Sustainability is coming to the classroom, as an Australian school inaugurates the first of several off-the-grid modules. The classroom is powered by solar energy, using a Tesla battery for energy storage.
After successful trials supported by the Australian Government, the new classroom technology was installed in Brisbane, one of Australia’s largest cities. It features rooftop photovoltaic (PV) panels and a Tesla Powerwall battery for energy storage, ensuring that electricity is provided at all points, and reducing costs in the process.
A key element that allowed this innovation is the battery.
Tesla batteries came in ready to take the world by storm, striving to solve one of the main problems with renewable energy: storage. Renewable energy (solar and wind especially) have a big problem with availability — you can have a lot of energy at some point in the day, when it’s windy/sunny, and long periods with reduced availability. How do you store the energy?
Despite great efforts, progress in the battery domain has been slow, and few (if any) realistic options exist for energy storage at a household level. Tesla promised to change all that with its Powerwall batteries, which are essentially rechargeable lithium-ion batteries intended for home energy storage or similar applications.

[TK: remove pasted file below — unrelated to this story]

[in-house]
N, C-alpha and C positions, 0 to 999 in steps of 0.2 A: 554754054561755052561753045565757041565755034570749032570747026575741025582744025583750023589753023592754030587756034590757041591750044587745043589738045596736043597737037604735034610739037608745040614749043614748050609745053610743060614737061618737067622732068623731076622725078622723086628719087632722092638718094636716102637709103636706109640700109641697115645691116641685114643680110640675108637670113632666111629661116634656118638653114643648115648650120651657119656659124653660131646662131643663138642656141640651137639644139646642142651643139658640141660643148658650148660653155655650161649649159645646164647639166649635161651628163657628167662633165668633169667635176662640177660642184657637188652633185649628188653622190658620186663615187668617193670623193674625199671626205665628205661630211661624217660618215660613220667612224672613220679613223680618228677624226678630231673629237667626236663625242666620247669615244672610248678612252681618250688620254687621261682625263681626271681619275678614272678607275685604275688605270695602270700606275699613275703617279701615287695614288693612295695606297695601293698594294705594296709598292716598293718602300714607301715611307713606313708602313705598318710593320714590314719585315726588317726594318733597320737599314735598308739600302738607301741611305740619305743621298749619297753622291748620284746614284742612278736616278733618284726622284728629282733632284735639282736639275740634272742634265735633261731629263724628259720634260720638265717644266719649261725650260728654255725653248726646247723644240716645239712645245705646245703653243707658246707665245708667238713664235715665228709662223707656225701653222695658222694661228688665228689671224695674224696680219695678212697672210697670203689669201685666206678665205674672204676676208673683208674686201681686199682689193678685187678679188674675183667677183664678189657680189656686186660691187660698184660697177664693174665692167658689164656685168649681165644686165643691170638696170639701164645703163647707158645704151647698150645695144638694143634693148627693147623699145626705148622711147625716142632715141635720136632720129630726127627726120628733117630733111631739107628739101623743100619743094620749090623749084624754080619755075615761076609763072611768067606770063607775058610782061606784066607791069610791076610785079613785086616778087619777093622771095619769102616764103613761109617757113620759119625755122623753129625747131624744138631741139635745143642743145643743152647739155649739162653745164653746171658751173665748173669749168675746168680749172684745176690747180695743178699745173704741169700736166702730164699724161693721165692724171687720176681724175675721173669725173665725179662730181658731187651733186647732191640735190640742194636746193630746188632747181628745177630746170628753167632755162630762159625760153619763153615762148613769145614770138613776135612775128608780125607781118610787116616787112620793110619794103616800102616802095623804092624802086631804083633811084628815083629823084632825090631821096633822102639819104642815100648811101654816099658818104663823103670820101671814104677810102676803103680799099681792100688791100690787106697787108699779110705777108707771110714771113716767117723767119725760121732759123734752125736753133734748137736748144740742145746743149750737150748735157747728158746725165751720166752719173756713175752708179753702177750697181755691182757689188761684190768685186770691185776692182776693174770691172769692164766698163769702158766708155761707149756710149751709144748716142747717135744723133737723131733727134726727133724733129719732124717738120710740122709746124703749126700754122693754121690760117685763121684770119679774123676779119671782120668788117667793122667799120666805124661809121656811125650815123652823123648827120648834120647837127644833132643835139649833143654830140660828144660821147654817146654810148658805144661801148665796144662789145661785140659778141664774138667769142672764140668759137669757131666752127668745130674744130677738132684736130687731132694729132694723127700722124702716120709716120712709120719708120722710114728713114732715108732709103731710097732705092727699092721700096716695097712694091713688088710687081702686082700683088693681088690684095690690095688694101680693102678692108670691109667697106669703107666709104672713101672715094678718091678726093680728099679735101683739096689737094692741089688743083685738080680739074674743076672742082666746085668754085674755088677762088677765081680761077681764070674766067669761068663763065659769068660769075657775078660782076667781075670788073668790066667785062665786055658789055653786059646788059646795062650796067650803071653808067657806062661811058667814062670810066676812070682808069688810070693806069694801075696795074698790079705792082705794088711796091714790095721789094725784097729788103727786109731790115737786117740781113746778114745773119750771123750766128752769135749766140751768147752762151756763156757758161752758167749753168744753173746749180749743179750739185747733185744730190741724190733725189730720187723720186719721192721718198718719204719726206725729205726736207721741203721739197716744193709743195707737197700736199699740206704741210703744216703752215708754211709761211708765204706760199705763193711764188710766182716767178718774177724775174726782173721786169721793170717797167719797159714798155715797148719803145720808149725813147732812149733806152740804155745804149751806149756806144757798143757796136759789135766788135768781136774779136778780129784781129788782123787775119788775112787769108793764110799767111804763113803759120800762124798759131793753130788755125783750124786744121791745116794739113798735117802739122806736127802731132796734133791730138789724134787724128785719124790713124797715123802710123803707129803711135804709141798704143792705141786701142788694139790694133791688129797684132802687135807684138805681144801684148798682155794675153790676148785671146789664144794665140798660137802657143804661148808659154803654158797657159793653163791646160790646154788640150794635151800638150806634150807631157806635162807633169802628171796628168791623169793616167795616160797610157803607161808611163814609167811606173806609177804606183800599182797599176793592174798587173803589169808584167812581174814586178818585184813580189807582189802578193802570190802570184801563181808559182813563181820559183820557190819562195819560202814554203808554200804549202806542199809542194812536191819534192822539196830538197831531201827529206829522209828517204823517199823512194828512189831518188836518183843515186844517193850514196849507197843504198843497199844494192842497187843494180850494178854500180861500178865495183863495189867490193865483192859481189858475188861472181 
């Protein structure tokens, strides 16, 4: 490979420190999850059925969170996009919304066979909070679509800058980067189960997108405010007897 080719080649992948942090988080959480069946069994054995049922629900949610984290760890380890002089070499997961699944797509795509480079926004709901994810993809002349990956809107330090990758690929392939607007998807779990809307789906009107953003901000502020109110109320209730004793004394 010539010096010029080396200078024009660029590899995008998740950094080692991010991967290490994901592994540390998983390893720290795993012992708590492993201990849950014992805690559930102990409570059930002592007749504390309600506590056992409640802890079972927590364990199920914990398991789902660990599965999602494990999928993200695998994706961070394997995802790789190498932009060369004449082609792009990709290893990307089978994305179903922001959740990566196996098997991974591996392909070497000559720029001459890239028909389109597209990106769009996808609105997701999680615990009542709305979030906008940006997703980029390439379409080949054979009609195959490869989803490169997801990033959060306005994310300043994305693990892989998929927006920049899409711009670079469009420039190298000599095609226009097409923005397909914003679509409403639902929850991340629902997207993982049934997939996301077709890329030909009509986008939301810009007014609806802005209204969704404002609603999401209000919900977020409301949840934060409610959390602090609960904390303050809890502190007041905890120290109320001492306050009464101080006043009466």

An Australian tech start-up called Hivve had the idea to use it for classrooms. They received support from the national government and were able to implement this idea, saving an estimated $3,000 yearly per classroom, as well as $30,000 in upfront costs of connecting a new classroom to the power supply.
The result is an off-the-grid classroom with sufficient electricity, and substantial savings (despite an initial investment). It also incorporates solar PV generation, real-time energy metering, CO2 metering, data capture, and communications to the overall function. Hivve also mentions some relevant stats:
The energy consumption for 3 regular non-HIVVE classrooms is 11,400 KWh per year (baseline comparison).
The energy consumption for 3 classrooms when 1 of the classroom is a HIVVE classroom is 0.
When all 3 classrooms are HIVVE classrooms, there is an estimated net energy generation of 22,800 KWh (7,600 KWh per classroom) per year (i.e. export).
Therefore, in the instance where 3 HIVVE classrooms are installed, instead of one classroom consuming 3,800 KWh per year, that one classroom will now generate 7,600 KWh per year.
Several other classrooms are already being set up in a similar fashion. The classrooms will be monitored and evaluated over a 12 month period, and if everything goes according to plan, off-the-grid classrooms will likely become more and more common. It’s a promising concept.
“The success of the Hivve project could lead to a nation-wide adoption of the modular classrooms, reducing reliance on the grid and even providing a significant amount of electricity back to the NEM.” said Ivor Frischknecht, CEO of the Australian Renewable Energy Agency (ARENA).
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